New rules that have come into effect are going to empower motorists to make complaints about vehicles they have purchased.
The European directive changes in legislation were introduced at the weekend and form part of the new UK Consumer Rights Act, which will see more wholesale changes implemented when it comes into existence later this year. The first set of changes, the Sunday Times reports, will allow car buyers twice as long to return vehicles they are unhappy with, now giving them a 14-day assessment period.
This could see a power shift away from the car dealers and towards the customers. Within their interactions with buyers, motor traders can protect themselves against some potential issues by acquiring public liability and professional indemnity cover as part of a combined motor trade insurance policy.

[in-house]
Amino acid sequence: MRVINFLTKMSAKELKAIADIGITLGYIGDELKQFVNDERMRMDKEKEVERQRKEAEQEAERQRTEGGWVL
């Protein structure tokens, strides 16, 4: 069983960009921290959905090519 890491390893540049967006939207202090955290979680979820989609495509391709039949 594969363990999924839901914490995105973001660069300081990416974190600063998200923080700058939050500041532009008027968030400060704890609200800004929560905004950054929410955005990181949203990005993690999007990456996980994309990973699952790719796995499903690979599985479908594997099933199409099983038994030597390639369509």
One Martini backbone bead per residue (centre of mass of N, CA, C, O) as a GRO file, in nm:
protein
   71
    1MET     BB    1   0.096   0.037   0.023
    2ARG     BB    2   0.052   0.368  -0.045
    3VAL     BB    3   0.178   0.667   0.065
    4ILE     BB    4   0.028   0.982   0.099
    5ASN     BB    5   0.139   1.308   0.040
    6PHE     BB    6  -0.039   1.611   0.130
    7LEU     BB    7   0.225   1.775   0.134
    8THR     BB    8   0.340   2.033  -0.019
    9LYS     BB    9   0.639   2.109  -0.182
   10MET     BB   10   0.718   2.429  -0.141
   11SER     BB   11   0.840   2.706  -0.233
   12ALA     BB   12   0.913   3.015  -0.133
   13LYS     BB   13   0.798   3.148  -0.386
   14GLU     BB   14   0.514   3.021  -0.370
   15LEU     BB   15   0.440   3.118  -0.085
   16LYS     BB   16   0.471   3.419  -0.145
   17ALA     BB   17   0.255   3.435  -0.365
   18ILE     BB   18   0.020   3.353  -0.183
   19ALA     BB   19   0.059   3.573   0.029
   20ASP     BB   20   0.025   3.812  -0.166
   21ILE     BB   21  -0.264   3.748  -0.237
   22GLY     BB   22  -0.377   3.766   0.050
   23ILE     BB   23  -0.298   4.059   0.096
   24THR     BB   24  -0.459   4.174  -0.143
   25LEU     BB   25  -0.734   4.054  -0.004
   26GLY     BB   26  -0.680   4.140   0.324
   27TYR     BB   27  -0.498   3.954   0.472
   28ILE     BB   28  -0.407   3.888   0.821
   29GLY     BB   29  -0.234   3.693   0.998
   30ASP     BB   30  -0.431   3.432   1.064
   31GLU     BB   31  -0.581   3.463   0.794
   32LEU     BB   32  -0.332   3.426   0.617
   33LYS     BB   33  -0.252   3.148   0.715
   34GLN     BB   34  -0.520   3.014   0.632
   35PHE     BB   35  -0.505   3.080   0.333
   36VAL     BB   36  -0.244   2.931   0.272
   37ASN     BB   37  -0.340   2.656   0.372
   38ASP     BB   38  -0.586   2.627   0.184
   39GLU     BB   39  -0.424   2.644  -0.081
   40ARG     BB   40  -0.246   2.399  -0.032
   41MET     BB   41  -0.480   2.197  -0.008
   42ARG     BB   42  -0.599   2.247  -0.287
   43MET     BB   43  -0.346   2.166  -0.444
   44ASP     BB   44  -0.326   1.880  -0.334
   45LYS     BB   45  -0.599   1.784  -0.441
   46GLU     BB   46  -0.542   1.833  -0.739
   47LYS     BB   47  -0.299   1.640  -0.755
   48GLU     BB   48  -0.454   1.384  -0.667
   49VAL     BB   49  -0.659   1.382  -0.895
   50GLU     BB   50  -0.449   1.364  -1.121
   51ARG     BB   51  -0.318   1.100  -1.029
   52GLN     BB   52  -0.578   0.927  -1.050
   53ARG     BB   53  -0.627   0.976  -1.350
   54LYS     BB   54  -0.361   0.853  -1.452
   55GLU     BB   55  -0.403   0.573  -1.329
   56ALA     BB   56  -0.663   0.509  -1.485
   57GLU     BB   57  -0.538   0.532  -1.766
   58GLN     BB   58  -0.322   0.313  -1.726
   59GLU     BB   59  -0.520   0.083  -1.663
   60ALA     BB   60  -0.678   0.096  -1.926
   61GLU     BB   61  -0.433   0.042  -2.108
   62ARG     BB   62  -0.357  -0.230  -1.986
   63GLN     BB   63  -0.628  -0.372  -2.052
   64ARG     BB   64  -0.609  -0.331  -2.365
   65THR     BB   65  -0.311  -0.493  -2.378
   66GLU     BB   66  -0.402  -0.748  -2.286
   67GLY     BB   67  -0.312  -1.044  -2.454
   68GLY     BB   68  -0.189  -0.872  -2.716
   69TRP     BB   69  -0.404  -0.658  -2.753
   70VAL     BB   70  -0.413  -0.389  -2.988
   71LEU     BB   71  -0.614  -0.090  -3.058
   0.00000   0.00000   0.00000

While public liability insurance will cover accidents involving customers on your business premises – which could lead to lawsuits – professional indemnity insurance could protect against negligence claims on the work the firm carries out on vehicles.
Other changes that will be introduced under the new Act will see drivers being able to reject a car they have bought within 30 days should it suffer a fault. Furthermore, customers will be able to reject a troublesome vehicle within the first six months of ownership after one failed repair.
The legal updates come as Trading Standards attempt to find ways to curb the number of rogue dealers who are misleading or ripping off customers by knowingly selling them dodgy vehicles.